It's the year 2666 on planet Earth - or Aqua as it has come to be known since it became completely submerged under water - and the submarine is practically the only form of transport left to mankind. You play William Drake, a young and impetuous pilot who gets press-ganged into hunting for an ancestral treasure. While some of the locations and one or two characters remain from the first game, most of what's to be seen is new. Which is a mighty good thing, as for all its breathtaking visuals, the first game had its fair share of faults. We asked Massive Development's Alexander Jorias about the changes.
Among the criticisms from fans and the media that we took on board were the Al and the plot development, he says. Revelation has much smaller battles and the Al is now more human-like to suit that. Special abilities such as sniping and guarding are accompanied by stupendous dogfighting skills. Stupendous', eh? So just how smart are they? Some of the NPCs are really mean: hiding in dark places with their engines off so that your systems can't detect them. Or they'll try to get behind you and stay there in a dogfight. Sounds reasonable, but what about all the long-winded plot bumph? The story interface has been redesigned totally.
We wanted to improve the feeling for the world of Aqua - its mood and look. We decided to pre-render animated backgrounds for each station and bring the habitats to life. When you're inside the buildings you can see the characters, bars, docks and offices - everything is much more real and believable.
The action is also far more intense than in the previous game. Sitting in a submersible at a depth of 20,000m makes you pretty familiar with pressure - after all, every inch of your craft has the equivalent of a herd of elephants pressing down on it - but the kind of sweat-inducing stress you get while tussling with hostile subs is impressive. Enemy craft launch co-ordinated waves of attacks: torpedoes make concussive thuds as they hammer into the reef inches behind you. It's a far cry from the sluggish manoeuvring of the first game.
Still, there are plenty of familiar elements. The weapon load-outs of plasma cannons, slug guns and a variety of torpedoes are similar to those of the first title, and the action supposedly takes place around the same time period. There are a few new weapons to play with," explains Alexander. But most of the changes are to do with balancing and secondary fire modes.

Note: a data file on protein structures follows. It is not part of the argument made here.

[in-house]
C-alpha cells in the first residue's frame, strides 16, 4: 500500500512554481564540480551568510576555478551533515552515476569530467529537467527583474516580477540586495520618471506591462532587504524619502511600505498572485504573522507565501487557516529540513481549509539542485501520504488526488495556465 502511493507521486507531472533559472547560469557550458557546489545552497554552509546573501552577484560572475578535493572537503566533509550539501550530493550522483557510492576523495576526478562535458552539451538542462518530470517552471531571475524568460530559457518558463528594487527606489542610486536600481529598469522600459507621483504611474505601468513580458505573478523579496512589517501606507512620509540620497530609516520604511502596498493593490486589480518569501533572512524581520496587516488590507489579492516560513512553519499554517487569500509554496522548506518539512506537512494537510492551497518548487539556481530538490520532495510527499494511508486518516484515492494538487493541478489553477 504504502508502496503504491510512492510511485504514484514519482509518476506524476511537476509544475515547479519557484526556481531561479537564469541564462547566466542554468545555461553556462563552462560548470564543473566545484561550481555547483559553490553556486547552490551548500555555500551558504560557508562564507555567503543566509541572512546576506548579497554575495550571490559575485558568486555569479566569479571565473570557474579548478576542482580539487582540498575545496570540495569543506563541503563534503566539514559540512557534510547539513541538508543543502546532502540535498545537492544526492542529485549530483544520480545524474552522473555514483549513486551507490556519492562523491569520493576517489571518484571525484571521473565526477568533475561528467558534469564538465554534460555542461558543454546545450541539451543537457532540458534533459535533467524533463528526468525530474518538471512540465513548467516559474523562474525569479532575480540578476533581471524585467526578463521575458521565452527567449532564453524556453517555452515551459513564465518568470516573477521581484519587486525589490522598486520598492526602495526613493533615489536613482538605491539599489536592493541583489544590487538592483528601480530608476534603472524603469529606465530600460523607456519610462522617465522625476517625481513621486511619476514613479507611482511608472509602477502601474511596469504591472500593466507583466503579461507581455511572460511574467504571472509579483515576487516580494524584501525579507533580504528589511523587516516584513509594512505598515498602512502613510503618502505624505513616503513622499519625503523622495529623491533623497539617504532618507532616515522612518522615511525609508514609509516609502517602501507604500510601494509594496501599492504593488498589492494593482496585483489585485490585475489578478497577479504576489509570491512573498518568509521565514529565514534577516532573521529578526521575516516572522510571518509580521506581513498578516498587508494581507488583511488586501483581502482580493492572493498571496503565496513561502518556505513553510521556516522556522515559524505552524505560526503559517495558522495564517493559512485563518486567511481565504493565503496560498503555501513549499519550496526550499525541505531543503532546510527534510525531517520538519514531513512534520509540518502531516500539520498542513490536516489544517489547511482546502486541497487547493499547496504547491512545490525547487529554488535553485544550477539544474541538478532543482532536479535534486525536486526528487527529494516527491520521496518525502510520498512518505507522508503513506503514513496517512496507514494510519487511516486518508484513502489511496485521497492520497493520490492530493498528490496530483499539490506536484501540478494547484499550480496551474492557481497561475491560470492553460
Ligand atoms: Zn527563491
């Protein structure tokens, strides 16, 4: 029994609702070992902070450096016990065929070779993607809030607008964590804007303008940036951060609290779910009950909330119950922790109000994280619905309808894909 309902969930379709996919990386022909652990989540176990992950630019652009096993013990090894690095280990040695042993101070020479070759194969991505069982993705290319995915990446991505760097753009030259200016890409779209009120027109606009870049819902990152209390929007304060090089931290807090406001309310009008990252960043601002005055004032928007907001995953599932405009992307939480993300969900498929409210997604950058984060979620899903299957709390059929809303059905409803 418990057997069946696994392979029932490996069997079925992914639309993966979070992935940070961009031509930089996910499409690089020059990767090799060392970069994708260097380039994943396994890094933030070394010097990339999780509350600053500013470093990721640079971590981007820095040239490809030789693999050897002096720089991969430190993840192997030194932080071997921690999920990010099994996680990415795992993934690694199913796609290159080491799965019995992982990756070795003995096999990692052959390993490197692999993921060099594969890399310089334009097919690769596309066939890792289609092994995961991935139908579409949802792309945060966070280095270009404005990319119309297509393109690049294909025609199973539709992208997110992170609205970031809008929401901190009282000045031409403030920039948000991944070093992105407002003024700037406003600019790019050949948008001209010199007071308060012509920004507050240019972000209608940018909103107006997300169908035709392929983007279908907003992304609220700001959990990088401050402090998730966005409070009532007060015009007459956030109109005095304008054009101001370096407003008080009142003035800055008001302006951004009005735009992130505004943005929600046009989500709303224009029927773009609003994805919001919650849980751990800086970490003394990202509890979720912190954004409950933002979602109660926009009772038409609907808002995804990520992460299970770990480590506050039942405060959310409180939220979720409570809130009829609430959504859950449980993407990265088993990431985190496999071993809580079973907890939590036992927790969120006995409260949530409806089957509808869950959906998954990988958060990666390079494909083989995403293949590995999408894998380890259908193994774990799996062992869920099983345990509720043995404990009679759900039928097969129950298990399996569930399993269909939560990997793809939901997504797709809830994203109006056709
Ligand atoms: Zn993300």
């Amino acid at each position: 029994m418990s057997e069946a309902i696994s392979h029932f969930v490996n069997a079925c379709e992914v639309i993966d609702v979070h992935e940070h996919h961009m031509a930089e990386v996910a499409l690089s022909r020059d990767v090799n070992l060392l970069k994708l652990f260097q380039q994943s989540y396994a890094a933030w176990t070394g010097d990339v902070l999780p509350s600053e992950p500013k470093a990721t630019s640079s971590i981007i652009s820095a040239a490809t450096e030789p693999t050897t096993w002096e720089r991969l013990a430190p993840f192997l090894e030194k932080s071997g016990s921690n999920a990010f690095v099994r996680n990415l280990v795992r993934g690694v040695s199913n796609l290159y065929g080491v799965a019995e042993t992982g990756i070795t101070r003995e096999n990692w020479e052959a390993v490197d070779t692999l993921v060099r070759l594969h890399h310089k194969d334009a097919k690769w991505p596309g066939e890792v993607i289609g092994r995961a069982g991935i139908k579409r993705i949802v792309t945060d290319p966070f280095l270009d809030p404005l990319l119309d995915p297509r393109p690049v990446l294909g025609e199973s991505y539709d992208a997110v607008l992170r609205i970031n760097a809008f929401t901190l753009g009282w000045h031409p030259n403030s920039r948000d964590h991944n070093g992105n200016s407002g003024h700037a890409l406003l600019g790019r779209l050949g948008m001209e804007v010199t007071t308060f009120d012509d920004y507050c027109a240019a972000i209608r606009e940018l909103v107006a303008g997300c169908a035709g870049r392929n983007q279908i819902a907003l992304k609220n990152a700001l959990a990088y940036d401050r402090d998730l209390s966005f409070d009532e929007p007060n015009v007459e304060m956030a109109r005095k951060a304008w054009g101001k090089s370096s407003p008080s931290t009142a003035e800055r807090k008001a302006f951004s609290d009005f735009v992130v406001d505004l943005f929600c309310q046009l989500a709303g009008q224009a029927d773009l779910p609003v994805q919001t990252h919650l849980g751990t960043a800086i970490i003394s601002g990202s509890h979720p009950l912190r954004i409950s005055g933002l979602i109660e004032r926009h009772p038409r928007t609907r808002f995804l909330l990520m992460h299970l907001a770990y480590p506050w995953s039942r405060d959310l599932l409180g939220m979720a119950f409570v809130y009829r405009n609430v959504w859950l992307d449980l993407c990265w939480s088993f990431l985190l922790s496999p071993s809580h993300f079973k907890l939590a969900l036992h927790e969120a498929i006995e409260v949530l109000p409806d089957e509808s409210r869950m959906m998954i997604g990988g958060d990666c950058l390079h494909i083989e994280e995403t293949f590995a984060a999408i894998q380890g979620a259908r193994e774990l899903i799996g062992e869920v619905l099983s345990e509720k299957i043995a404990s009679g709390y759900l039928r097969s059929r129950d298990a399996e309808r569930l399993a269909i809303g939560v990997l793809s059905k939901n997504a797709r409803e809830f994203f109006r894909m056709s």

When talking about AquaNox 2 though, it's only a matter of time before you have to mention the staggering beauty of the game's environments. Yes, gameplay is king and all that, but if you're looking to show off your new graphics card, you could do a lot worse.
Shafts of light penetrate to the ocean floor, casting undulating shadows across the submerged dunes and blinding you when you peer directly into them. Torpedoes trail a wake of gently rising bubbles before the detonation sends out violent, concentric shock waves. Dust kicks up from the impact of your slugs as you pepper a fleeing fighter sub. In fact, it all looks so good that the game has been selected by NVIDIA as a showcase title for the powers of its latest graphics cards.
Courage Under Water
The game's default controls are laid out like an FPS, with the mouse pointing your ship in all directions, and the keyboard propelling you forwards, backwards or sideways. In feel, it's reminiscent of a space combat sim or Descent-style go-anywhere shooter, as you're fighting in three dimensions with enemies coming at you from behind, above and below. And as you're moving in water, your ship has a certain sluggish inertia. But as Alexander is at pains to point out, AquaNox 2 is an action game, not a sim.
Though the plot will be fairly linear, submissions with lucrative rewards will also be on offer. The main missions will include everything from open combat to one-on-one dogfights, through to stealth missions and even submarine races, Alexander explains: But there are detours the player can choose to take. And all the missions have bonus targets beside the main one, so there's a good bet that people returning home and seeing they only accomplished one of four bonus targets will return to check out the other three. Each target will be connected to different rewards, adding a tactical touch as to which you choose to undertake. Do you want to earn the new torpedoes or that cool gun?
Though we did play a level in which friendly craft were fighting alongside us, you won't be able to command squads of craft. Quite the reverse in fact. In some missions, other friendly ships will give orders to you. AquaNox2: Revelation is no sim. It's an action game and you don't have wingmen obeying your orders. You're the rookie - the other pilots are much more experienced than you, so why should they take orders?"
Point taken. But finally, the burning question has to be: are there any sharks? No, the oceans have been pretty much cleared of life by the catastrophe that wrecked the planet. Thank God for small mercies.